Lack of preparedness for natural disasters

Dhaka,  Mon,  25 September 2017
Published : 11 Aug 2017, 20:43:52

Lack of preparedness for natural disasters

IT indeed makes a sad commentary on the state of affairs that a natural disaster striking the country every time lays bare the country's lack of preparedness. While such disasters occur due to climate change which is beyond anybody's control, most deaths and damages occurred due to apathy and negligence of those assigned to the task of disaster management. Such casualties could have easily been minimised or averted had there been steps like timely eviction or evacuation of vulnerable people. So was the case with the catastrophic landslides in south-eastern districts dotted with hills. Same thing happened with the recent flash floods in Haor areas. 

It is not comprehensible why poor and destitute people could still be allowed to build huts on slopes of hills and live there with past records of similar tragedies. How could there be laxity and corruption on the part of the Water Development Board engineers and contractors in repairing breaches of embankments well ahead of any likely flash floods. The two disasters ? mudslides and flash floods compelled the authorities to swing into action for rescue and relief operations. But the question remains why there was laxity in taking preventive measures, remains to be explained.         

The monsoon, a season of rains and floods, has just set in. Preparedness, if any, by the relevant authorities in dealing with disasters is conspicuous by its absence. There might also be further landslides in hilly districts, as experts have warned in a report published in the FE on Saturday. An internationally-acclaimed expert has warned that the intensity of rainfall will go up in the hilly areas of Chittagong in the days to come due to climate change. Higher intensity of precipitation will occur in a shorter period of time, causing more devastating landsides.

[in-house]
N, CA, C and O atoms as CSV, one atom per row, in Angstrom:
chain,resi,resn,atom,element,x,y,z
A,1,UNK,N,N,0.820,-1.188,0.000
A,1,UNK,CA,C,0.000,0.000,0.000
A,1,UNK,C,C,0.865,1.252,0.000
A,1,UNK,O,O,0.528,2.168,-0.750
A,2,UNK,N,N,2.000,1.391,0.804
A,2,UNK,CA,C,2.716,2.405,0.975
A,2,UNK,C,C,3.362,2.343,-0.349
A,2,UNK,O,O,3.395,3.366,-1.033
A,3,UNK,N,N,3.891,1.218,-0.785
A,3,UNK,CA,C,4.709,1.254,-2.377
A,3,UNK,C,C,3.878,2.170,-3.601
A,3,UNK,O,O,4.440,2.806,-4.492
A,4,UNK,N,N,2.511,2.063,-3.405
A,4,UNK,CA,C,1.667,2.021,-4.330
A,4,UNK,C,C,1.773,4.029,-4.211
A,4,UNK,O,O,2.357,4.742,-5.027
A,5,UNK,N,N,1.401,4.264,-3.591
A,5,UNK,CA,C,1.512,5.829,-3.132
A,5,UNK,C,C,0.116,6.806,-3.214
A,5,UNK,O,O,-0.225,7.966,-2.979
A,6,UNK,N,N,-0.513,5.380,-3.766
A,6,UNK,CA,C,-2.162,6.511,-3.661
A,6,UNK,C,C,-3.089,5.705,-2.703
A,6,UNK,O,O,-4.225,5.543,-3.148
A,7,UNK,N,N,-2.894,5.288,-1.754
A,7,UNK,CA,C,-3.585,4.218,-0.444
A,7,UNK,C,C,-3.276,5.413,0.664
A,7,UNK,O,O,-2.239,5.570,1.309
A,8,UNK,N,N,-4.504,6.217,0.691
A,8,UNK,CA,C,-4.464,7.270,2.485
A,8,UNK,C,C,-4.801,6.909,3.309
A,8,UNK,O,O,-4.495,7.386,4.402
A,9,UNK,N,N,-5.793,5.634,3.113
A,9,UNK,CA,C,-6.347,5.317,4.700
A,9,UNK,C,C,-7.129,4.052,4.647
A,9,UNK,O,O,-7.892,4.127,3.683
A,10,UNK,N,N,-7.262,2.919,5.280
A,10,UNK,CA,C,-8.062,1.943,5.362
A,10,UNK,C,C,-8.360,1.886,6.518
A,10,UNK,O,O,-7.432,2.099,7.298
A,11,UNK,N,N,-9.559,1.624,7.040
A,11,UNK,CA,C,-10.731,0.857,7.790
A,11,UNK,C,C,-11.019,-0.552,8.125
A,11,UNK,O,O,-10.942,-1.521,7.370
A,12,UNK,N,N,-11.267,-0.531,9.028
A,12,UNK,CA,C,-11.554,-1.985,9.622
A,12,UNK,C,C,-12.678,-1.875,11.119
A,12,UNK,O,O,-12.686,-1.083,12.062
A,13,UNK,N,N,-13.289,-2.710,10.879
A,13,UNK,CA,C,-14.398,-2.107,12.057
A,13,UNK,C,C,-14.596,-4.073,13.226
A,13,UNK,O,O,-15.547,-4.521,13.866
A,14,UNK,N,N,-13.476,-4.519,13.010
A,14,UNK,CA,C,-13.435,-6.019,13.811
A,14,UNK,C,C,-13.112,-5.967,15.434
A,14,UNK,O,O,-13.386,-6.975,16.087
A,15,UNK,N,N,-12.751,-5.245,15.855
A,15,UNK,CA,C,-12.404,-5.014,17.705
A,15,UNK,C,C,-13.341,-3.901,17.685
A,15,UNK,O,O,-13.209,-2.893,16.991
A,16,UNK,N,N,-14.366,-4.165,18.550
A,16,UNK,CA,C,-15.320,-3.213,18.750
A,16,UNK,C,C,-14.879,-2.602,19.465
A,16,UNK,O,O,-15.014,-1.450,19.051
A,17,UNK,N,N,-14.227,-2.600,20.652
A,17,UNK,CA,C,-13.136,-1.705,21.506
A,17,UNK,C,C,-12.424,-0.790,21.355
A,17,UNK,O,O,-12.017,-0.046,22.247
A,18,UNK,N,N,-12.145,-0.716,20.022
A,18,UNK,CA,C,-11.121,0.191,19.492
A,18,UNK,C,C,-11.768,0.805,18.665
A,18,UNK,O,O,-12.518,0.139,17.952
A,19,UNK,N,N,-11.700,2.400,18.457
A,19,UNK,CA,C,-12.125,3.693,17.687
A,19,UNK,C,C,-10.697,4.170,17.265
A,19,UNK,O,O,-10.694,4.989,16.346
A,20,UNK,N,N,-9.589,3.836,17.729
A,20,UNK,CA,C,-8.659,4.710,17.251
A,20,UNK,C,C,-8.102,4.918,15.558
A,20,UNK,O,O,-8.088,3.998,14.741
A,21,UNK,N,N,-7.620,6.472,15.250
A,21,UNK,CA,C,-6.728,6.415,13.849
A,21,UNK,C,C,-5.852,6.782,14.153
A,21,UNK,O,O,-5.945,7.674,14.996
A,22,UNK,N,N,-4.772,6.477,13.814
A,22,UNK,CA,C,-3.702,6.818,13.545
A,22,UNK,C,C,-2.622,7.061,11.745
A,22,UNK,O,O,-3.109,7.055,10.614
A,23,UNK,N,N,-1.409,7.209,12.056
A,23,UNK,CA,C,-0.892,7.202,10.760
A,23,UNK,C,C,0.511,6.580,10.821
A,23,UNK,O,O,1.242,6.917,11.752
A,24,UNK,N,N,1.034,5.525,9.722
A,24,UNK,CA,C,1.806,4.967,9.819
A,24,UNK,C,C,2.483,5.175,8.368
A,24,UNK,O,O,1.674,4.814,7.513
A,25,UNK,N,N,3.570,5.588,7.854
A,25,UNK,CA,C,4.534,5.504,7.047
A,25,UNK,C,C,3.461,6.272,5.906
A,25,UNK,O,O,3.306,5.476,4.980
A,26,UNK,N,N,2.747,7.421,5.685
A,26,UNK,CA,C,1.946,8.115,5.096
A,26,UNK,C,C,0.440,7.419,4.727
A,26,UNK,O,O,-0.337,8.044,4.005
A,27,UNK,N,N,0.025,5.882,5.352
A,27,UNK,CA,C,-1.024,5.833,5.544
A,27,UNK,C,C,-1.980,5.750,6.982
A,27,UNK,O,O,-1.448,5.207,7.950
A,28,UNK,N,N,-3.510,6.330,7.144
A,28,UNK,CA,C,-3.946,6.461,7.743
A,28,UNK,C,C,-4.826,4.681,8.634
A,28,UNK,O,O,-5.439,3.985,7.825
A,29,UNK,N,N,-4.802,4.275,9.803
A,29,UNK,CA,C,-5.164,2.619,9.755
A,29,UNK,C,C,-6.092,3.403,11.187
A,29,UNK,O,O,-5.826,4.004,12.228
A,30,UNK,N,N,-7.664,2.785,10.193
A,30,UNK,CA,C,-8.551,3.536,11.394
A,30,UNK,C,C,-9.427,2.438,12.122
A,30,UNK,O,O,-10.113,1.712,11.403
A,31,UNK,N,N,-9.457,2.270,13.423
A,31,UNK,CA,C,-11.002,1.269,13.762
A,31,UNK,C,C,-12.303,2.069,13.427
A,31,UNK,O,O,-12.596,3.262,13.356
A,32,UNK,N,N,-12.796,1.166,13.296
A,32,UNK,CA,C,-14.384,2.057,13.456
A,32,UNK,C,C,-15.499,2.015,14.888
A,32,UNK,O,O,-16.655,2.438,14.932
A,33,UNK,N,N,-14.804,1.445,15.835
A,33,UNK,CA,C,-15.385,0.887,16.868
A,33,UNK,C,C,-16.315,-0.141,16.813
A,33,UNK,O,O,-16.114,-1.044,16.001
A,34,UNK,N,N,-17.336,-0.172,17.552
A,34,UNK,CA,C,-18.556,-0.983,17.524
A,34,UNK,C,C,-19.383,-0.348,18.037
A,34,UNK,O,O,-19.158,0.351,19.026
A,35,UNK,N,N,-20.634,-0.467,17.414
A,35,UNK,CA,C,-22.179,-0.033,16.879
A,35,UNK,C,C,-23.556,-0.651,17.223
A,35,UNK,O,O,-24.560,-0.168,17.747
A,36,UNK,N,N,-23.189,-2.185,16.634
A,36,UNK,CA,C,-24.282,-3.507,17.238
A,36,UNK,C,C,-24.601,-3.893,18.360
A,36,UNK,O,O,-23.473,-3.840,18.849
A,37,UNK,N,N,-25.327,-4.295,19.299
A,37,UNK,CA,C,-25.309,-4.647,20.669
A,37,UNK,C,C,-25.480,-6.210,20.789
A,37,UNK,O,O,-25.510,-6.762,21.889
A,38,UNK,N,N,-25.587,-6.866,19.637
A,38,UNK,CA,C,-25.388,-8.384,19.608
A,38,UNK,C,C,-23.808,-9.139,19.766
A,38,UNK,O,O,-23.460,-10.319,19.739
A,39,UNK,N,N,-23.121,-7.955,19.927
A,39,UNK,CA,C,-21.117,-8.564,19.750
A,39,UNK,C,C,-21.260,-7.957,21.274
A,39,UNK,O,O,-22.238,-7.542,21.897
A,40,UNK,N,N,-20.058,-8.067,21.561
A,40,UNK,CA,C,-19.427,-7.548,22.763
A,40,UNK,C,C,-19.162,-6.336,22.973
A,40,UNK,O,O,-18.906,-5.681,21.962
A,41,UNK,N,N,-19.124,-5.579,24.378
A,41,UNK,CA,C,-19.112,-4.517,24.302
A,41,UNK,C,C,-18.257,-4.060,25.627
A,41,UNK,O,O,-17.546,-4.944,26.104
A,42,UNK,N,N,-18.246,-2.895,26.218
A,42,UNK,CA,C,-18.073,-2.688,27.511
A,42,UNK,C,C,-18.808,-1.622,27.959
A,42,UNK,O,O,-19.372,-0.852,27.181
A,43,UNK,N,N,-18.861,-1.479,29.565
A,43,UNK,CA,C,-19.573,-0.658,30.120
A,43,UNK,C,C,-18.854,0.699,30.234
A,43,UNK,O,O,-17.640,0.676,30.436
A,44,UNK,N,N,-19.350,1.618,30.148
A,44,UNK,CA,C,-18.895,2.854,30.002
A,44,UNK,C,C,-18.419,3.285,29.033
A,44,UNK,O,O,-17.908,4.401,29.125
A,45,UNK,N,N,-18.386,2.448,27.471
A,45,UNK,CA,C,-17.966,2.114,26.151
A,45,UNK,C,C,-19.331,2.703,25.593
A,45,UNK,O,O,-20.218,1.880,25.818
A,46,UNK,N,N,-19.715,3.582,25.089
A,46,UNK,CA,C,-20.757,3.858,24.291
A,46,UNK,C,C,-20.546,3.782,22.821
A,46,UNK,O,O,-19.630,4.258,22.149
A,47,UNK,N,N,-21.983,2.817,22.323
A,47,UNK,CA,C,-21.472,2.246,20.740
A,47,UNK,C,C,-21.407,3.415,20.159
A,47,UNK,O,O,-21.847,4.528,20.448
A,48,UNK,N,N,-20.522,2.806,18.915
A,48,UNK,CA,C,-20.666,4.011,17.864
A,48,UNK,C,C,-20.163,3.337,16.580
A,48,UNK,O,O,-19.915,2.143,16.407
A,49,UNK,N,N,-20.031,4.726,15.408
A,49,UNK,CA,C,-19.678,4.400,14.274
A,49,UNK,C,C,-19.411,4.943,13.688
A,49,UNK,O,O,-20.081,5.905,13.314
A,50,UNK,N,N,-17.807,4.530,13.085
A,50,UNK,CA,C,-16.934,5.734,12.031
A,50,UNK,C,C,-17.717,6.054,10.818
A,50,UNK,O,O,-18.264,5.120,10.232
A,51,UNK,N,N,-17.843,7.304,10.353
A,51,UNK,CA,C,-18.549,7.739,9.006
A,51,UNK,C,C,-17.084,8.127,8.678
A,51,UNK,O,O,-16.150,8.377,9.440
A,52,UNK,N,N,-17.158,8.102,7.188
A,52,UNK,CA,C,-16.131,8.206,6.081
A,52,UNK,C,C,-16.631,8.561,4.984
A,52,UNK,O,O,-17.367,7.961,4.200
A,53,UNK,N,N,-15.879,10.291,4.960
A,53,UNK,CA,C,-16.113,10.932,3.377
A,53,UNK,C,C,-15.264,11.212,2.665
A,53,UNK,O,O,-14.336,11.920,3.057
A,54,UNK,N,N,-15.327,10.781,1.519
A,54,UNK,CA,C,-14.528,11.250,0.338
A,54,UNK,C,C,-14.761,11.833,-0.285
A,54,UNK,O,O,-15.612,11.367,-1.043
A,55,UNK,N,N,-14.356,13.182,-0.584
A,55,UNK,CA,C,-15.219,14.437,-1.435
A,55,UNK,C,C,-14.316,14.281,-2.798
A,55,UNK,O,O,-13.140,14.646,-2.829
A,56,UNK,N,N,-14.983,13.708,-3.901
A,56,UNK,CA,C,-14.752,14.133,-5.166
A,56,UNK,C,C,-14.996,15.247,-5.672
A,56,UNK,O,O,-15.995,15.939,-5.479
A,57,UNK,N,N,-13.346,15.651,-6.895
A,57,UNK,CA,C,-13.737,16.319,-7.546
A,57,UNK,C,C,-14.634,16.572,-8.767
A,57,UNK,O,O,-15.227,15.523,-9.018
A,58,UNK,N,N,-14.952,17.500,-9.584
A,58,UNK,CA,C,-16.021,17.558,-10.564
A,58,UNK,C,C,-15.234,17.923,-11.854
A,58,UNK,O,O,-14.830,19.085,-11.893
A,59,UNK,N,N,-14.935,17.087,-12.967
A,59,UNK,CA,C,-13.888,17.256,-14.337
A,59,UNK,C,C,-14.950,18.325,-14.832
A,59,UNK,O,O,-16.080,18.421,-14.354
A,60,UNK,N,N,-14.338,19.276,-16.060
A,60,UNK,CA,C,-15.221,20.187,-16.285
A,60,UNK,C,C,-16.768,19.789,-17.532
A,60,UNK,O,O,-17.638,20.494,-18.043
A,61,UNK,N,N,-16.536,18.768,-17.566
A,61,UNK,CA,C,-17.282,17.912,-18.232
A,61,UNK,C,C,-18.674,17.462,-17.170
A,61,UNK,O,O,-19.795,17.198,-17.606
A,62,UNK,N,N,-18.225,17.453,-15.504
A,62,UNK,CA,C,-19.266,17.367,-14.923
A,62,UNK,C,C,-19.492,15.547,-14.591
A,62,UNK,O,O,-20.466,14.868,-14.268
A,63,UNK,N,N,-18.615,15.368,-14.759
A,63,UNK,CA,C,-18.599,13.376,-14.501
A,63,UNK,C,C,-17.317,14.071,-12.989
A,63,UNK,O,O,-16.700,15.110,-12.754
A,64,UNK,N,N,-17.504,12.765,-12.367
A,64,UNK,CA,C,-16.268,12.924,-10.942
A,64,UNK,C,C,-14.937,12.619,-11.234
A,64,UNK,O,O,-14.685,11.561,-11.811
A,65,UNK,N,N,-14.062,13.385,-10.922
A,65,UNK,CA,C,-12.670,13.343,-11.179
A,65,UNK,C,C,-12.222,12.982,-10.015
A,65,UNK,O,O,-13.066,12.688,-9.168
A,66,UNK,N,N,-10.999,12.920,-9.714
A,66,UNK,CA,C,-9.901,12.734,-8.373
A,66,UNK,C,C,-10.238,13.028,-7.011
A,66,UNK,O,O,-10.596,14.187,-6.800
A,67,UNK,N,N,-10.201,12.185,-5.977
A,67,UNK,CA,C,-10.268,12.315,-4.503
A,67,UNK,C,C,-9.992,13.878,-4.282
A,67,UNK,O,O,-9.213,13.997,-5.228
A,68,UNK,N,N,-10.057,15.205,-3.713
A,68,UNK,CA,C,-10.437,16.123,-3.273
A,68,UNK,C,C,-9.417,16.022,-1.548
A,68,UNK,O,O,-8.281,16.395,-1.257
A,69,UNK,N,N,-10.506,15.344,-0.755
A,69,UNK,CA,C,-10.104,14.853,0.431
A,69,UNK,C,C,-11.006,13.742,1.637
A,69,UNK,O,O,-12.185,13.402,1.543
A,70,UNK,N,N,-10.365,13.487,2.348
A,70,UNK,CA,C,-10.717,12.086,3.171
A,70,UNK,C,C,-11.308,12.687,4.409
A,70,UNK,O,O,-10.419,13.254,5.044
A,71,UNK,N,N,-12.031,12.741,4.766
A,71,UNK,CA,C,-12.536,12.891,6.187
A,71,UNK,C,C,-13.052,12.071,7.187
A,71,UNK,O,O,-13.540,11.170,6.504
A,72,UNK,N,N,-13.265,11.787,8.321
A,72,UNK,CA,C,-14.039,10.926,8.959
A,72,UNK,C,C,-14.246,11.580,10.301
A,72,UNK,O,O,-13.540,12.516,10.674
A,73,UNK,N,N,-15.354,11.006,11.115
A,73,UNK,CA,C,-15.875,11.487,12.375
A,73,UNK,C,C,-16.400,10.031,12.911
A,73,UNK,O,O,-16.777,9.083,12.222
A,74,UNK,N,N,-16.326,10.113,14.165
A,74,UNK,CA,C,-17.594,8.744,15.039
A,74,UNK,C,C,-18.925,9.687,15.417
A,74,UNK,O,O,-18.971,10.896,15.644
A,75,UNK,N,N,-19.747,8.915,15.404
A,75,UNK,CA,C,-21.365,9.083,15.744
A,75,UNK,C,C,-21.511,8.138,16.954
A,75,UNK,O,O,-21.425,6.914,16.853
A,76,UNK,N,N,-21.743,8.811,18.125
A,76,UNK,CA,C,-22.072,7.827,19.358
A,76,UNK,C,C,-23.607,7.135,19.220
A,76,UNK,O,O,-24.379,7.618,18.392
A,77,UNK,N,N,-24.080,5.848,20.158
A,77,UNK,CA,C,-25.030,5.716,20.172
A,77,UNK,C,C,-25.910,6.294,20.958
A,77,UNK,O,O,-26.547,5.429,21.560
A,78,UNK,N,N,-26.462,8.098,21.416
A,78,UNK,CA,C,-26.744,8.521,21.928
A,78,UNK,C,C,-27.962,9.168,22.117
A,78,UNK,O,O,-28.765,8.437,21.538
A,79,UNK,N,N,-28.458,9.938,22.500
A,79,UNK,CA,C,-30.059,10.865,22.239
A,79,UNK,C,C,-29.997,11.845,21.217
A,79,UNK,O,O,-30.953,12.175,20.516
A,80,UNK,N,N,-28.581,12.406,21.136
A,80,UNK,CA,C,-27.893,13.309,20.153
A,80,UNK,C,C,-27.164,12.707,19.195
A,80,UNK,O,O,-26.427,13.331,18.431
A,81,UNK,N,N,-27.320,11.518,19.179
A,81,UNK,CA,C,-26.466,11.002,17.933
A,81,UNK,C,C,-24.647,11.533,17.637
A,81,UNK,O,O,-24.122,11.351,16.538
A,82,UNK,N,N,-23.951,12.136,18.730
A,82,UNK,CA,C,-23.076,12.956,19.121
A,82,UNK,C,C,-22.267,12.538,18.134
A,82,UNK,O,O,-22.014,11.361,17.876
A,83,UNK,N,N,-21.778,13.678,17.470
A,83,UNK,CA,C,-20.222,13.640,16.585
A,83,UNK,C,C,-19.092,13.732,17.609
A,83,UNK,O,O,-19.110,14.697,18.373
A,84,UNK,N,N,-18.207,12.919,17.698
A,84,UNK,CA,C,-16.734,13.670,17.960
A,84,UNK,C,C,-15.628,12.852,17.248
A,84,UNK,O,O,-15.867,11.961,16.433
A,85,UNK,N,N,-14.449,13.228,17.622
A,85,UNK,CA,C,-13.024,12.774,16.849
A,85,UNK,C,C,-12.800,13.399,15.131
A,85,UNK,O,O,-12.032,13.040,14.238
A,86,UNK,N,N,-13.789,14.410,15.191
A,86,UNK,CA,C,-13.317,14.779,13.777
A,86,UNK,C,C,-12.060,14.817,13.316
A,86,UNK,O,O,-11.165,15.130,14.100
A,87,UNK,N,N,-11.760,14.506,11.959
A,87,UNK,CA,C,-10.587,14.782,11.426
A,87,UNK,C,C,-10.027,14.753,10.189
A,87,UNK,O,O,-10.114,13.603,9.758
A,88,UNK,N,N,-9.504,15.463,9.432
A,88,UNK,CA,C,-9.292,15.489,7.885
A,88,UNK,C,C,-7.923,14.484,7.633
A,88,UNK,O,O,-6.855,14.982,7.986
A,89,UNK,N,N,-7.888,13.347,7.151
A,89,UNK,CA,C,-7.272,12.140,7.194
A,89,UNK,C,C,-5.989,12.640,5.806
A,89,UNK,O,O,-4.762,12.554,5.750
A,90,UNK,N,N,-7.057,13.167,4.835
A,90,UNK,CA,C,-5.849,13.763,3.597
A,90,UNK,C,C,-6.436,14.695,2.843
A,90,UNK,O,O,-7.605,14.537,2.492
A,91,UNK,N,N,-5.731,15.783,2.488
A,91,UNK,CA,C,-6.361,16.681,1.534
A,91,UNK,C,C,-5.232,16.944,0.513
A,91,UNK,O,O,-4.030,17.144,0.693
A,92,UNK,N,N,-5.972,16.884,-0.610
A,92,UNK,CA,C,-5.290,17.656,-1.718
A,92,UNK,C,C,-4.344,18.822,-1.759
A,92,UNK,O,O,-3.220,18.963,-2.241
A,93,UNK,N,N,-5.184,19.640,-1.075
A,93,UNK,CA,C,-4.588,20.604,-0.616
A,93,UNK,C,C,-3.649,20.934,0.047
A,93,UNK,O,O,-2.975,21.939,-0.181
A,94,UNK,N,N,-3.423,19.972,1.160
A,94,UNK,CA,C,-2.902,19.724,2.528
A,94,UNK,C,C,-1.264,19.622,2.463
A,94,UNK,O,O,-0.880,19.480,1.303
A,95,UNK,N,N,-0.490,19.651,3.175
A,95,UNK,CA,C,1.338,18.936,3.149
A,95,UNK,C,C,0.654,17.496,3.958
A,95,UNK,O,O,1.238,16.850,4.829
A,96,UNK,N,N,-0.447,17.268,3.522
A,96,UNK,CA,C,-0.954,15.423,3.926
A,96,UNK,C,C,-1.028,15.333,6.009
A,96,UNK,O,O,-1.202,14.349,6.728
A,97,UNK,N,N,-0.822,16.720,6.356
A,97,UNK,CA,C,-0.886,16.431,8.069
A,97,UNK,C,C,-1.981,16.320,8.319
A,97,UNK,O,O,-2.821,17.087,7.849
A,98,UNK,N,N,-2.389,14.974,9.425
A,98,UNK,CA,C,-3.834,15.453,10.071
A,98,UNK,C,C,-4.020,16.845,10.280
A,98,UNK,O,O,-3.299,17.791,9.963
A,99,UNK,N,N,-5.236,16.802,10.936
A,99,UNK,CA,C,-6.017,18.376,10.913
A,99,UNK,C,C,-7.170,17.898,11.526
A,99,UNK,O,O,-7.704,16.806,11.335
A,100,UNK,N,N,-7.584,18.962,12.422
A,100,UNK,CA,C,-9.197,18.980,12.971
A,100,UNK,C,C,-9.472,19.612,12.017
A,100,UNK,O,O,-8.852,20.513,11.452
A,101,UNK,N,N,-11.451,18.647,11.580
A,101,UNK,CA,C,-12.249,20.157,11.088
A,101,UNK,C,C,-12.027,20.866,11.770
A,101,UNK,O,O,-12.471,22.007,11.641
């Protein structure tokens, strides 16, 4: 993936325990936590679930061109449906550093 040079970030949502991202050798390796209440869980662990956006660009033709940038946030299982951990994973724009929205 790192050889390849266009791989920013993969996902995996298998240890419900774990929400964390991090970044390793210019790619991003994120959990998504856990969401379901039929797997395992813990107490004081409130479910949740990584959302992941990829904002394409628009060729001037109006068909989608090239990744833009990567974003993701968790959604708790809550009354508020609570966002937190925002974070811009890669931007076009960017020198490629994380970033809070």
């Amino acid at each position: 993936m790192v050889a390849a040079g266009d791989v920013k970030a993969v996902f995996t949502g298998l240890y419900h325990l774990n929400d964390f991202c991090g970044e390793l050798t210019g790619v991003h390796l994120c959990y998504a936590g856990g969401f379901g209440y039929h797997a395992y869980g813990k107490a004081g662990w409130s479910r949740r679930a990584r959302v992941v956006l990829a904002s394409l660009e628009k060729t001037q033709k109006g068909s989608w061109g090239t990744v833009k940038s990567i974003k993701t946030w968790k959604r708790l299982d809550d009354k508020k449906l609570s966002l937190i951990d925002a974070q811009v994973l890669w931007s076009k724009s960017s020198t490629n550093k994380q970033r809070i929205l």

Bangladesh deserves praise for highlighting the country's vulnerability to recurrent natural disasters due to climate change. But then huge loss of lives and damage to property due to disasters like landslides, flash floods and cyclones is yet to prompt the authorities to declare disaster preparedness a top national priority. The Ministry of Disaster Management is seemingly not strong enough with expertise and funds to deal with disasters effectively. There could also be a devastating earthquake, warned experts. But then where is the preparedness to deal with it? Hundreds of seminars and symposiums were held in the recent past to highlight the immediate need to demolish vulnerable buildings but to no avail.

The country has paid heavily for natural disasters in the past. According to the Comprehensive Disaster Management Program (CDMP), the country experienced over 200 natural disasters since 1980, leaving a total death toll of approximately 200,000 people and causing economic loss worth nearly $17 billion. Every year, Bangladesh incurs 1.8 per cent of GDP loss due to natural disasters. It is estimated that 14 per cent of the GDP is exposed to disasters. After the devastating cyclone of 1991, the concept of response, acting only after the occurrence, has undergone a total change towards response, recovery, rehabilitation and prevention, mitigation and preparedness. But there is still a long way to go before putting all of it into practice.

Arafat Hossain Shozol 

East West University

Rampura, Dhaka, Bangladesh.
Editor : A.H.M Moazzem Hossain
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